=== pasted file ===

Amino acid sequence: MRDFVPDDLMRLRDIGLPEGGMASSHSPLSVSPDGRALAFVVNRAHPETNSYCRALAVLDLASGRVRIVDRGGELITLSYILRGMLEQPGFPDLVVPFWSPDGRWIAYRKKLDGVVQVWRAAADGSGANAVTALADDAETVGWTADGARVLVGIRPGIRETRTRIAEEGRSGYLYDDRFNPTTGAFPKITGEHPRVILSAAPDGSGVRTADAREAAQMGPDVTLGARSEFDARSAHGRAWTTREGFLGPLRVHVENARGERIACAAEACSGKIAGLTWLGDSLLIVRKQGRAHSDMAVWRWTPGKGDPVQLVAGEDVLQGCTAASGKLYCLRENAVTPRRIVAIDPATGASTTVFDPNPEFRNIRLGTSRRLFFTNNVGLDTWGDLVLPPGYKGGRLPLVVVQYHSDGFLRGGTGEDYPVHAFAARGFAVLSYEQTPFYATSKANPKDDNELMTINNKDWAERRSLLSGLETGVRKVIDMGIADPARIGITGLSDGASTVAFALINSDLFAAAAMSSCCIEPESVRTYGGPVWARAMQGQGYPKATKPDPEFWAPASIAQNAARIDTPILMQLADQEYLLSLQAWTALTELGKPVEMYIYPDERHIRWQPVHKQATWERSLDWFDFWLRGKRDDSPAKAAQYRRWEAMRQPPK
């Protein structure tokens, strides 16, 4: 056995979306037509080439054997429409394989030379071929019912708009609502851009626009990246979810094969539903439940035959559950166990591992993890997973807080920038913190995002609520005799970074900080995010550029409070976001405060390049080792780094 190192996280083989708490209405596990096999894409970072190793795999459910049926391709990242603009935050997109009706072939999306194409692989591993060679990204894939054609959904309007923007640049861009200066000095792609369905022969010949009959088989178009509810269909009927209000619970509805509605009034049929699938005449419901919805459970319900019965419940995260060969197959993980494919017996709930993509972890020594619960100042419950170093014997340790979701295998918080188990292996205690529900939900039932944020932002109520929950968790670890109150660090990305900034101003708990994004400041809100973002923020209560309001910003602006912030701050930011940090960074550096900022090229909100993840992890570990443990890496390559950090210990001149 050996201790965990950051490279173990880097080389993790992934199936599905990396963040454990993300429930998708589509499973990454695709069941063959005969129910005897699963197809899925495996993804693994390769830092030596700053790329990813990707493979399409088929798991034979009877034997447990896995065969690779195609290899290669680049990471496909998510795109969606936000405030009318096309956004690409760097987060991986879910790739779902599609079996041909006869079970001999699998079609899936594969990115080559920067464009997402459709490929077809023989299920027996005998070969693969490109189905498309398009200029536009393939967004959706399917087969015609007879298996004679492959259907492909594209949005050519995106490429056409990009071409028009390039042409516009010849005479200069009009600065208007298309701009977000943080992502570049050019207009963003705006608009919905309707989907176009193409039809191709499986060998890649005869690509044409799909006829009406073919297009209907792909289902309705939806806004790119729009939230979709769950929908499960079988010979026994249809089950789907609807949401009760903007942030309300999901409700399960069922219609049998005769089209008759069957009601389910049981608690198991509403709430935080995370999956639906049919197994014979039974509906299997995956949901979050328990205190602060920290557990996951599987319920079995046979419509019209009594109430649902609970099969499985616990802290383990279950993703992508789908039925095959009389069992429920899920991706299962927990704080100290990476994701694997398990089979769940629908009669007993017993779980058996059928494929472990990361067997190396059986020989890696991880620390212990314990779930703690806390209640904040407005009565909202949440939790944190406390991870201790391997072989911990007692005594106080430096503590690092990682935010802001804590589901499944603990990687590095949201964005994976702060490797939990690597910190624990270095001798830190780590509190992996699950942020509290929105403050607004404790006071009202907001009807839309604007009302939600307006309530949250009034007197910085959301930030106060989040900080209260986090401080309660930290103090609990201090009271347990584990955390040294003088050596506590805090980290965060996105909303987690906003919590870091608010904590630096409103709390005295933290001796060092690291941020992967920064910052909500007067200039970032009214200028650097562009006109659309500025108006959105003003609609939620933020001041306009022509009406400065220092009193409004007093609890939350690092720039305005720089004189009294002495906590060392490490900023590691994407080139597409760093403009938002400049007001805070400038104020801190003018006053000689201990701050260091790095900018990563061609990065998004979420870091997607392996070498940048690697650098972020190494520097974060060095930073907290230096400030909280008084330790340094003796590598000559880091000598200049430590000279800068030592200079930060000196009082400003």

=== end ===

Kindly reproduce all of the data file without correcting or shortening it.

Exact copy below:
Amino acid sequence: MRDFVPDDLMRLRDIGLPEGGMASSHSPLSVSPDGRALAFVVNRAHPETNSYCRALAVLDLASGRVRIVDRGGELITLSYILRGMLEQPGFPDLVVPFWSPDGRWIAYRKKLDGVVQVWRAAADGSGANAVTALADDAETVGWTADGARVLVGIRPGIRETRTRIAEEGRSGYLYDDRFNPTTGAFPKITGEHPRVILSAAPDGSGVRTADAREAAQMGPDVTLGARSEFDARSAHGRAWTTREGFLGPLRVHVENARGERIACAAEACSGKIAGLTWLGDSLLIVRKQGRAHSDMAVWRWTPGKGDPVQLVAGEDVLQGCTAASGKLYCLRENAVTPRRIVAIDPATGASTTVFDPNPEFRNIRLGTSRRLFFTNNVGLDTWGDLVLPPGYKGGRLPLVVVQYHSDGFLRGGTGEDYPVHAFAARGFAVLSYEQTPFYATSKANPKDDNELMTINNKDWAERRSLLSGLETGVRKVIDMGIADPARIGITGLSDGASTVAFALINSDLFAAAAMSSCCIEPESVRTYGGPVWARAMQGQGYPKATKPDPEFWAPASIAQNAARIDTPILMQLADQEYLLSLQAWTALTELGKPVEMYIYPDERHIRWQPVHKQATWERSLDWFDFWLRGKRDDSPAKAAQYRRWEAMRQPPK
């Protein structure tokens, strides 16, 4: 056995979306037509080439054997429409394989030379071929019912708009609502851009626009990246979810094969539903439940035959559950166990591992993890997973807080920038913190995002609520005799970074900080995010550029409070976001405060390049080792780094 190192996280083989708490209405596990096999894409970072190793795999459910049926391709990242603009935050997109009706072939999306194409692989591993060679990204894939054609959904309007923007640049861009200066000095792609369905022969010949009959088989178009509810269909009927209000619970509805509605009034049929699938005449419901919805459970319900019965419940995260060969197959993980494919017996709930993509972890020594619960100042419950170093014997340790979701295998918080188990292996205690529900939900039932944020932002109520929950968790670890109150660090990305900034101003708990994004400041809100973002923020209560309001910003602006912030701050930011940090960074550096900022090229909100993840992890570990443990890496390559950090210990001149 050996201790965990950051490279173990880097080389993790992934199936599905990396963040454990993300429930998708589509499973990454695709069941063959005969129910005897699963197809899925495996993804693994390769830092030596700053790329990813990707493979399409088929798991034979009877034997447990896995065969690779195609290899290669680049990471496909998510795109969606936000405030009318096309956004690409760097987060991986879910790739779902599609079996041909006869079970001999699998079609899936594969990115080559920067464009997402459709490929077809023989299920027996005998070969693969490109189905498309398009200029536009393939967004959706399917087969015609007879298996004679492959259907492909594209949005050519995106490429056409990009071409028009390039042409516009010849005479200069009009600065208007298309701009977000943080992502570049050019207009963003705006608009919905309707989907176009193409039809191709499986060998890649005869690509044409799909006829009406073919297009209907792909289902309705939806806004790119729009939230979709769950929908499960079988010979026994249809089950789907609807949401009760903007942030309300999901409700399960069922219609049998005769089209008759069957009601389910049981608690198991509403709430935080995370999956639906049919197994014979039974509906299997995956949901979050328990205190602060920290557990996951599987319920079995046979419509019209009594109430649902609970099969499985616990802290383990279950993703992508789908039925095959009389069992429920899920991706299962927990704080100290990476994701694997398990089979769940629908009669007993017993779980058996059928494929472990990361067997190396059986020989890696991880620390212990314990779930703690806390209640904040407005009565909202949440939790944190406390991870201790391997072989911990007692005594106080430096503590690092990682935010802001804590589901499944603990990687590095949201964005994976702060490797939990690597910190624990270095001798830190780590509190992996699950942020509290929105403050607004404790006071009202907001009807839309604007009302939600307006309530949250009034007197910085959301930030106060989040900080209260986090401080309660930290103090609990201090009271347990584990955390040294003088050596506590805090980290965060996105909303987690906003919590870091608010904590630096409103709390005295933290001796060092690291941020992967920064910052909500007067200039970032009214200028650097562009006109659309500025108006959105003003609609939620933020001041306009022509009406400065220092009193409004007093609890939350690092720039305005720089004189009294002495906590060392490490900023590691994407080139597409760093403009938002400049007001805070400038104020801190003018006053000689201990701050260091790095900018990563061609990065998004979420870091997607392996070498940048690697650098972020190494520097974060060095930073907290230096400030909280008084330790340094003796590598000559880091000598200049430590000279800068030592200079930060000196009082400003």